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  25. Love it. My oldest son "breastfeeds" his toys too. Dolls, dinosaurs, anything with a mouth. The other day I caught him trying to pump his little brothers boobies too. It makes me giggle but it is so sweet.

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  26. our oldest love nursing her dolls and she will ask me to nurse her sister when she cries, it's so cute!

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  27. My little girlie used to breastfeed Larry The Cucumber. I know exactly what you mean.

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  28. love. one of my boys (at that age) would pretend to nurse, too. It really is a sweet sight.

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  29. Beautiful picture, beautiful moment. Thank you for sharing this story... I hope for a world where women aren't judged negatively for breastfeeding!

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  30. The cutest thins that little girls do (IMHO) is pretend the breastfeed their dolls. It's so genuine, and so stinkin' adorable :)

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  31. Oh gosh, I feel that same incessant tug in my gut.. that worrying that someone will say something awful to my child and shame her for being her. I know I felt that way when I was young and I hope she'll always have the strength to be herself, to be true and to be brave & wonderful and everything that makes her HER. Phew. My gosh I love her.

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  32. absolutelly right there with you.

    hugs from Brazil

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  33. I know exactly how you feel. My son is 22 months, and I love catching those moments, when he plays with his dolls, or pretends to cook, or puts on his princess crown and dances. The anxiety that threatens to overwhelm me, when I contemplate the fact that somewhere, sometime, some stranger (or family, even)could come along and completely shatter that innocence, with a single laugh or ill-begotten word...it just undoes me.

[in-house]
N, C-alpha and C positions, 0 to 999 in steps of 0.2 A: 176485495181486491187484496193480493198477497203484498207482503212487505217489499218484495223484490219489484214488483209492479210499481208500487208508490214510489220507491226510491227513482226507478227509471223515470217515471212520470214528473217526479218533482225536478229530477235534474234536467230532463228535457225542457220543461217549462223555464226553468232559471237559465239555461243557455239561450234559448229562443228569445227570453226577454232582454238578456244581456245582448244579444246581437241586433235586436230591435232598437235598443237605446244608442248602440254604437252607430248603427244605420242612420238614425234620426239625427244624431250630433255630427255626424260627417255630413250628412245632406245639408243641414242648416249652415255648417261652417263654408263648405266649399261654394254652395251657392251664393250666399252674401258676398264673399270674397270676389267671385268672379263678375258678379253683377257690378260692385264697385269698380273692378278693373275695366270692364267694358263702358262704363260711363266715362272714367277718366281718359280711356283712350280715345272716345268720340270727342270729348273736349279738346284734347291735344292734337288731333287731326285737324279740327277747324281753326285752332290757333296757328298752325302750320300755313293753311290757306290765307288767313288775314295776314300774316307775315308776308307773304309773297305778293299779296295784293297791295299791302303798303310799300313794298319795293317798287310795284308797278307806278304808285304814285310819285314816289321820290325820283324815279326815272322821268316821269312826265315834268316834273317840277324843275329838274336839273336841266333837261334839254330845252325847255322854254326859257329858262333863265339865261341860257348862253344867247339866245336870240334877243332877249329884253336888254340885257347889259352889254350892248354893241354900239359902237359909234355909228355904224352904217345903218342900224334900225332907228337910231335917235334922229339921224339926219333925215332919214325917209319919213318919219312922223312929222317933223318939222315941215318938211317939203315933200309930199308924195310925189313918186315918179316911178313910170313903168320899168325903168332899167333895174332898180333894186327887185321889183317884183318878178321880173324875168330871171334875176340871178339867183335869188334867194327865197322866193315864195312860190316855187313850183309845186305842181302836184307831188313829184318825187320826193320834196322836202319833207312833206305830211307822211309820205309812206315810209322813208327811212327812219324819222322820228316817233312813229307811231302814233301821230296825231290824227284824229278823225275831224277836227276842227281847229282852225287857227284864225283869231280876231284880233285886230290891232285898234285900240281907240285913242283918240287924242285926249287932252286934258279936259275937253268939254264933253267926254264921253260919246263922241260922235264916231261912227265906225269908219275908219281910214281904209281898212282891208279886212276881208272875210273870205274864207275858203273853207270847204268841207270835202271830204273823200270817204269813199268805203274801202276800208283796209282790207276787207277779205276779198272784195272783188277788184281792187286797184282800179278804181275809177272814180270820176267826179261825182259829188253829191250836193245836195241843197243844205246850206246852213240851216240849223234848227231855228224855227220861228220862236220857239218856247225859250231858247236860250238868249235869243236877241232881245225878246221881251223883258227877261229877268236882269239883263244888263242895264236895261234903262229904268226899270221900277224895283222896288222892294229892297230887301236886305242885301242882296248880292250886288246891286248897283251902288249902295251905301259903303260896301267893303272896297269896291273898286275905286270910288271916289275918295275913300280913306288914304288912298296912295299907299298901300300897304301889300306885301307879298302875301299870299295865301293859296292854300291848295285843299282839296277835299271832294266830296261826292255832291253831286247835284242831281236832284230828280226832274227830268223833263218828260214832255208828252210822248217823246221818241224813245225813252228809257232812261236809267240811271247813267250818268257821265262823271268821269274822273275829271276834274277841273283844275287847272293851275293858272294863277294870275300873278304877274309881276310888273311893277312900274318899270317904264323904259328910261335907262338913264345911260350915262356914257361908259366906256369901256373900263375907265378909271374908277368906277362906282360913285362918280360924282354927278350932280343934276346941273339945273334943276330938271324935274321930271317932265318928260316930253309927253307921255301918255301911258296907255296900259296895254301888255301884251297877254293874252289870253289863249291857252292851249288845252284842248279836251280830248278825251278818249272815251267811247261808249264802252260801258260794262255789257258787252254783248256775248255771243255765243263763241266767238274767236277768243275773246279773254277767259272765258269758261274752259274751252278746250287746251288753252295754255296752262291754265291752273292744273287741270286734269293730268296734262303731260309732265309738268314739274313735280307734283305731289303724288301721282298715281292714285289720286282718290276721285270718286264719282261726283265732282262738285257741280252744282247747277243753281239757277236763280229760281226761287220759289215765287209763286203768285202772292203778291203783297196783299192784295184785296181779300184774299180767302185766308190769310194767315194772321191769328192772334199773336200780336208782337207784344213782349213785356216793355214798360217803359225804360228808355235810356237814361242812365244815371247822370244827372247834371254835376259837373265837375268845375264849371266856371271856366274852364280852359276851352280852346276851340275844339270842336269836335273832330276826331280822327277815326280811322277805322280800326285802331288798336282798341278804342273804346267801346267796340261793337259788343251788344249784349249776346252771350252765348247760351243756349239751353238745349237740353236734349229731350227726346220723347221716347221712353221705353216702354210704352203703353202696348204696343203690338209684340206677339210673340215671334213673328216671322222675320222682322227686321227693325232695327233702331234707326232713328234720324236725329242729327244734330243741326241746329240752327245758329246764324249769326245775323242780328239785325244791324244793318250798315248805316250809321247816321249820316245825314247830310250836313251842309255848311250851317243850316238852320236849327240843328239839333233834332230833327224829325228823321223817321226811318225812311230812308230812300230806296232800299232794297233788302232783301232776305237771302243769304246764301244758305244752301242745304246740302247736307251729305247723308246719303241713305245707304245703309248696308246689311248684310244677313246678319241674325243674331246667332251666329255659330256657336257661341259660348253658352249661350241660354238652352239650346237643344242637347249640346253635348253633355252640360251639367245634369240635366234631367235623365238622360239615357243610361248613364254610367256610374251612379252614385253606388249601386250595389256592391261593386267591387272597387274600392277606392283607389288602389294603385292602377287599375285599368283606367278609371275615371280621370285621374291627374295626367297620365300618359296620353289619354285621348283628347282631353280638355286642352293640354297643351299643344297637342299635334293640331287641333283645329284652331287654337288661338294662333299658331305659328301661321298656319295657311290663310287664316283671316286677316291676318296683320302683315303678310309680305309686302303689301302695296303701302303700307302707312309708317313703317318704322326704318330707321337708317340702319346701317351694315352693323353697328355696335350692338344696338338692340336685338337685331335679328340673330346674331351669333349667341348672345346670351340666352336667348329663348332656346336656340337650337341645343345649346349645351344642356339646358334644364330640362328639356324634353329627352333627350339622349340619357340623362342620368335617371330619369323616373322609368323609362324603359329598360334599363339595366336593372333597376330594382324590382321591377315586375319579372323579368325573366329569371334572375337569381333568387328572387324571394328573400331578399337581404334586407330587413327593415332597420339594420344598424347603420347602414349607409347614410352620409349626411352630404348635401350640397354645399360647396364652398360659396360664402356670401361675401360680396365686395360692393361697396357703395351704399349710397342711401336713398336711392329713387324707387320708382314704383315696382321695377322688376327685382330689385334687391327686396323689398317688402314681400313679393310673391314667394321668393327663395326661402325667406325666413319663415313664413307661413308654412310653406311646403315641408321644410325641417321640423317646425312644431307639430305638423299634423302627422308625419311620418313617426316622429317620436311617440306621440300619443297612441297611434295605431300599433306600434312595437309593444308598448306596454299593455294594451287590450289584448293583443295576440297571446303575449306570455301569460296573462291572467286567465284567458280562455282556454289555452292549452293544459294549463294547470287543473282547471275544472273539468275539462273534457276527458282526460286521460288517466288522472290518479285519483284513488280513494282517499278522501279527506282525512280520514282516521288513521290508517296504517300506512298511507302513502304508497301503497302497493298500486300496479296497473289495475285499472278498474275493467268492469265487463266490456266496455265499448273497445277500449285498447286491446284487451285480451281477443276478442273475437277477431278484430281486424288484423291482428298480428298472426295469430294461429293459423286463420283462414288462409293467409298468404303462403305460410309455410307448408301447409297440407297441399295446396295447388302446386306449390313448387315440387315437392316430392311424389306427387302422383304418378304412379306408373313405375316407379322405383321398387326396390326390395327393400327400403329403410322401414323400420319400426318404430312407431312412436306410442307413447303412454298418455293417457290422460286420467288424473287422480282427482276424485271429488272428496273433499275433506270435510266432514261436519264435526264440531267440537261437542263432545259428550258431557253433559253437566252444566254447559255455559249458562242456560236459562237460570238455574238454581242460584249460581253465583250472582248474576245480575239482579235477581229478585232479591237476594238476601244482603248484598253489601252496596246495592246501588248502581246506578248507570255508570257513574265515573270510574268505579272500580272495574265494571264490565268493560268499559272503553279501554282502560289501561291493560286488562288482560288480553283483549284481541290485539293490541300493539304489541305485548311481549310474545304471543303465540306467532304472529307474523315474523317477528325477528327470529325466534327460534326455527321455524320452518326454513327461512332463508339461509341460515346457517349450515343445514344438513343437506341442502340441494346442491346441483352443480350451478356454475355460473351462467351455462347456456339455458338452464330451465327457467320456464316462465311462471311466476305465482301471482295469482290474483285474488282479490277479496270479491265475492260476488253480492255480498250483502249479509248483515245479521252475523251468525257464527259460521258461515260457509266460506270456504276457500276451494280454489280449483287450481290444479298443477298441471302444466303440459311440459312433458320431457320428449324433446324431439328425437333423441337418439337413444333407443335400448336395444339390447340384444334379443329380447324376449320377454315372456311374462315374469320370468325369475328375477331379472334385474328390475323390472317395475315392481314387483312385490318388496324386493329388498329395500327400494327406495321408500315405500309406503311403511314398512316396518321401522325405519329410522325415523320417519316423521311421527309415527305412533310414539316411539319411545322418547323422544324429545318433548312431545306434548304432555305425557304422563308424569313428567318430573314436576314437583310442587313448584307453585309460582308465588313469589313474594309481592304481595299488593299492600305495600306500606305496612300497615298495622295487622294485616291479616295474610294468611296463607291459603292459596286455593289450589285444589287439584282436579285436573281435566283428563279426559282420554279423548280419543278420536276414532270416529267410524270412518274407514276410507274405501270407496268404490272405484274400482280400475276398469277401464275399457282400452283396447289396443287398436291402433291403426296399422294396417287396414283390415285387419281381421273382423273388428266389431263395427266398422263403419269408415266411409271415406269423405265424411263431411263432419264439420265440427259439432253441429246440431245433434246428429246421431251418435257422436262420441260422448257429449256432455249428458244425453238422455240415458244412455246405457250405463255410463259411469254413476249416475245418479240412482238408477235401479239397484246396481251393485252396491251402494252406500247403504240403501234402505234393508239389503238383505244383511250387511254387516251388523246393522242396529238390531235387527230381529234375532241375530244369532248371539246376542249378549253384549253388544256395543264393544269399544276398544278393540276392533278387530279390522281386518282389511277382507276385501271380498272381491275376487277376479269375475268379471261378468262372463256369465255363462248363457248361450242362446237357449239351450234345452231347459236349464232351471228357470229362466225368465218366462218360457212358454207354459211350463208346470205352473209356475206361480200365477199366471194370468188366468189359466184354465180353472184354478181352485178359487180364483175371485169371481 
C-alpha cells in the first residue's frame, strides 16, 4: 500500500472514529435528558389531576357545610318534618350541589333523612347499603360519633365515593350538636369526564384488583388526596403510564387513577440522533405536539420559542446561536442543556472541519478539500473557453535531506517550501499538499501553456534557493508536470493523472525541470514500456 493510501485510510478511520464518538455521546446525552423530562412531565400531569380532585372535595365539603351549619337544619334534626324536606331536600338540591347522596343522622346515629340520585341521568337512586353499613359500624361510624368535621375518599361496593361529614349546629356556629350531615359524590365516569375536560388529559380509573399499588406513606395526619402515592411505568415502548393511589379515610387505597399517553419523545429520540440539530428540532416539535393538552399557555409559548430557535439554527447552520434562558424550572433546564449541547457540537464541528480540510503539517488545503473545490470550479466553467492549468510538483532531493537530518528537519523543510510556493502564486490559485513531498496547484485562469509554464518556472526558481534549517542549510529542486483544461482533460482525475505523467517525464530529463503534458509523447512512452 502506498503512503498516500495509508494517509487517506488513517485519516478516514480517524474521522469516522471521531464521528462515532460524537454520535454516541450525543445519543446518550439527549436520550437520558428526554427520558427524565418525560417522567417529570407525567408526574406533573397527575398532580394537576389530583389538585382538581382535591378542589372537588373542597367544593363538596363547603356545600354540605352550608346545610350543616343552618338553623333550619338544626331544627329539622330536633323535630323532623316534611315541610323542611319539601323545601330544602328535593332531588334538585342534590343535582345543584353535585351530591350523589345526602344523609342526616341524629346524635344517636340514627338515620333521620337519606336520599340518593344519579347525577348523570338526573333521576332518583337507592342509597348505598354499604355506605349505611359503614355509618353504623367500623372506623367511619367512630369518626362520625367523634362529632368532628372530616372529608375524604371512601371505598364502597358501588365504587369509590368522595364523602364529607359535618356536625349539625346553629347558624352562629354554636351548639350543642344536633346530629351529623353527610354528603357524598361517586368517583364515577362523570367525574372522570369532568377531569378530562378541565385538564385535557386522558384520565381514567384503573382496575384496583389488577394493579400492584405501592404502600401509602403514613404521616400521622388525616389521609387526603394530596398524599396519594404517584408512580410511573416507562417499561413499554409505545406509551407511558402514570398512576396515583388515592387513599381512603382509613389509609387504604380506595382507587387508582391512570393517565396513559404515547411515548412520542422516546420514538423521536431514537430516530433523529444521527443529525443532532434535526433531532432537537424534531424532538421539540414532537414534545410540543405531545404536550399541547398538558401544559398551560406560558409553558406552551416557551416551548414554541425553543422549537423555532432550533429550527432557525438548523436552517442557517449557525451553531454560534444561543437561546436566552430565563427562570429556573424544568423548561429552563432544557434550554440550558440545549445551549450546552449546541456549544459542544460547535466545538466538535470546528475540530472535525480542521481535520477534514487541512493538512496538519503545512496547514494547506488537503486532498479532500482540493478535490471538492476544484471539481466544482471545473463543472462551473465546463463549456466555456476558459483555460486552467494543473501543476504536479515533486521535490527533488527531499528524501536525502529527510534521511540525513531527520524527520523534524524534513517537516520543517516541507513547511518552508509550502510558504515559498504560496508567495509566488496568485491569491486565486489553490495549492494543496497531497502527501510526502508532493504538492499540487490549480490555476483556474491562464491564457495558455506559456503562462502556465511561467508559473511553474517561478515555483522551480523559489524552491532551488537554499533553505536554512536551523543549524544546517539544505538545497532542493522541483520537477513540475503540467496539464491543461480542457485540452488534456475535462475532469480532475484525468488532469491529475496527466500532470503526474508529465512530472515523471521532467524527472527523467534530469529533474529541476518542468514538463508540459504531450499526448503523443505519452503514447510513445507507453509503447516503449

Ivy is so lucky, so blessedly lucky, to have a mom like you, who will accept the person she's becoming without conditions.

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  34. Thank you for sharing. It's sad that so much of our society is pushing away from what is natural, normal, and healthy for our children.

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  35. How wonderful! I know your feeling, and also trust that with continued positive life-living influence from you, although the day (sadly) WILL come when someone raises an eyebrow or worse at her breastfeeding (be it a toy or in 20 years)... hopefully your energy and emphasis on the beauty of nature will be deeply instilled enough in her that she turns away unfazed.

    All the best!

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  36. My son nurses his dolls :) I love it!

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  37. My son did this around 2 years old with his stuffed animals and I felt the same way. I didn't want anyone to shame him because he's a boy and it isn't biologically possible. All I can think when I see him is -- wow, there's a girl out there somewhere who is going to be so lucky to have him as her husband and support her if she chooses to breastfeed.

    jenny@mamanash.com

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  38. your Ivy looks like my Rilla. i wrote a bit about this same thing a few posts back. it blesses me to read it on another mama's blog. thank you for sharing this!!

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  39. Steph, if that ever were to happen, you would have a very rare opportunity on your hands...you write THIS blog. THIS blog is your truth, your life, your feelings and thoughts and emotions in real time. teachers and parents and friends and strangers may have words to say when kids do their kid things...but all they would need to do is read your lifelog here and see where Ivy gets her pure curiosity from. not many families have that to refer to in times like that :)